#OscarsSoWhite: The Anything but Trendy Trend in Hollywood

As I’m sure you’ve all heard, when the 2016 Oscar Nominations were released a little over a week ago they were greeted with more backlash than bravos. For two consecutive years now, the Academy’s four acting categories - Best Actor and Actress, and Best Supporting Actor and Actress - feature an exclusively all-white cast of Oscar hopefuls

An initial instinct may resemble a mixture of bewilderment and shock: what about Idris Elba in Beasts of No Nation? Did anyone see Michael B. Jordan and Tessa Thompson in Creed? No nomination for Will Smith in Concussion? How about Benicio del Toro from Sicario? Not to mention completely snubbing Straight Outta Compton as a contender for Best Picture. Naming only a few of the many deserving actors and actresses from an array of ethnic backgrounds, people are now beginning to respond not with perplexed questions, but instead with rightfully placed anger.

This anything but trendy trend in Hollywood is causing internet rage (just check out the trending Twitter hashtag #OscarsSoWhite) and equally dissapointed celebrity reactions: namely, the growing list of stars planning on boycotting this year’s Academy event.

Jada Pinkett Smith was one of the first actress-directors to speak out on the issue in a series of tweets last week, with husband Will Smith following suit.

“The nominations reflect the Academy. The Academy reflects the industry [Hollywood] and then the industry reflects America," he said. "There is a regressive slide towards separatism, towards racial and religious disharmony and that’s not the Hollywood that I want to leave behind. That’s not the industry, that’s not the America I want to leave behind.” 

Spike Lee, another one of the many revered participants in this growing movement against attending the Academy Awards, defended his decision to "[make] a stance" to The Times.

This call to action has generated so much traction since its emergence that the Academy’s President, Cheryl Boone Isaacs, issued a statement addressing the controversy on behalf of the organization. 

“The Academy is going to lead and not wait for the industry to catch up,” she stated. “These new measures regarding governance and voting will have an immediate impact and begin the process of significantly changing our membership composition.”

According to their official website, the aforementioned changes will include "immediate action to increase diversity by adding new members who are not Governors to its executive and board committees where key decisions about membership and governance are made.” You can also read a summarizing statement from the Academy’s Twitter account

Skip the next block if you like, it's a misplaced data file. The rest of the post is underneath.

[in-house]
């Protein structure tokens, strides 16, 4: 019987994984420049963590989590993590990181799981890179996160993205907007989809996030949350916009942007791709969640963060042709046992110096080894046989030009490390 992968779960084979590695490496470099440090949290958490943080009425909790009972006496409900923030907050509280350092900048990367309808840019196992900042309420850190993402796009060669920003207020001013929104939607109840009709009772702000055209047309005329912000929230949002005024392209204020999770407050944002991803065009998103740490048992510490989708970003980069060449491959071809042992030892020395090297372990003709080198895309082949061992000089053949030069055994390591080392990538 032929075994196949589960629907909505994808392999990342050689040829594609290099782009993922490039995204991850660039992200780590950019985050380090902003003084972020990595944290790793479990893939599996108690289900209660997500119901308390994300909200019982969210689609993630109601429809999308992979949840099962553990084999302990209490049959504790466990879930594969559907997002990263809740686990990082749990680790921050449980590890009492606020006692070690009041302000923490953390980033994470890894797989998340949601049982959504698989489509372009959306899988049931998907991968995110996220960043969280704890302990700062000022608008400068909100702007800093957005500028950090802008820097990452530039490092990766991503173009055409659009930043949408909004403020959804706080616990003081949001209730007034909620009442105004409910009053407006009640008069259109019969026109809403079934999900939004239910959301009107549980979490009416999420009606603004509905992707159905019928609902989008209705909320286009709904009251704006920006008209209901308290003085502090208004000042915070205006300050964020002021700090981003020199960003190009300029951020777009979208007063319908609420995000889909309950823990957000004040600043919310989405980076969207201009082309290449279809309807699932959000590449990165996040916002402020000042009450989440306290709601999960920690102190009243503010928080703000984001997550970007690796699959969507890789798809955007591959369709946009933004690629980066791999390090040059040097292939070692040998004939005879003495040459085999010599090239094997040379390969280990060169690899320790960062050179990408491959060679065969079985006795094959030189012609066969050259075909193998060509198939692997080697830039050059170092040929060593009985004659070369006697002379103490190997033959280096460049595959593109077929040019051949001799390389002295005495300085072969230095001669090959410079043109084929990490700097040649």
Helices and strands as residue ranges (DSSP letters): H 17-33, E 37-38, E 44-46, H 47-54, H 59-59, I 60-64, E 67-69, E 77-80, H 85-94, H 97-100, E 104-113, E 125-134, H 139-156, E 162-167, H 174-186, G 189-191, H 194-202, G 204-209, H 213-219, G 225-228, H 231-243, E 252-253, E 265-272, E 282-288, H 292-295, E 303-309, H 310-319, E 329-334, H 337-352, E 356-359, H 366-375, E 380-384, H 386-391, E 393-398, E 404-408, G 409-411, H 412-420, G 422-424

Considering that a 2012 Los Angeles Times study found that 94% of Oscar voters are Caucasian, 77% are male, the median voter age is 62, and that Blacks make up 2% of the Academy while Latinos make up less than 2%, there is an undeniable lack of diversity that starts and ends with the Academy itself. With this knowledge, Isaacs' recent statements present some much-needed and promising steps forward in regards to the unlearning of biased voting behaviours within the film industry in favour of granting artistic credit where it is due - we can only hope there is a thorough follow-through on the part of the Academy.

Bear in mind that this contemplative discourse is not limited to race, as Idris Elba so eloquently pointed out before Parliament in London.

"Diversity in the modern world is more than just skin colour," he said. "It's gender, age, disability, sexual orientation, social background, and — most important of all, as far as I'm concerned — diversity of thought. Because if you have genuine diversity of thought among people making TV and film, then you won't accidentally shut out any of the groups I just mentioned.” 

Hear, hear! So let’s all take a step back to assess this recurring issue of a lack of variety - of all kinds - and step up in the interest of incorporating diversity within the film industry and beyond, as the results can only provide us all with enriching and rewarding art. 


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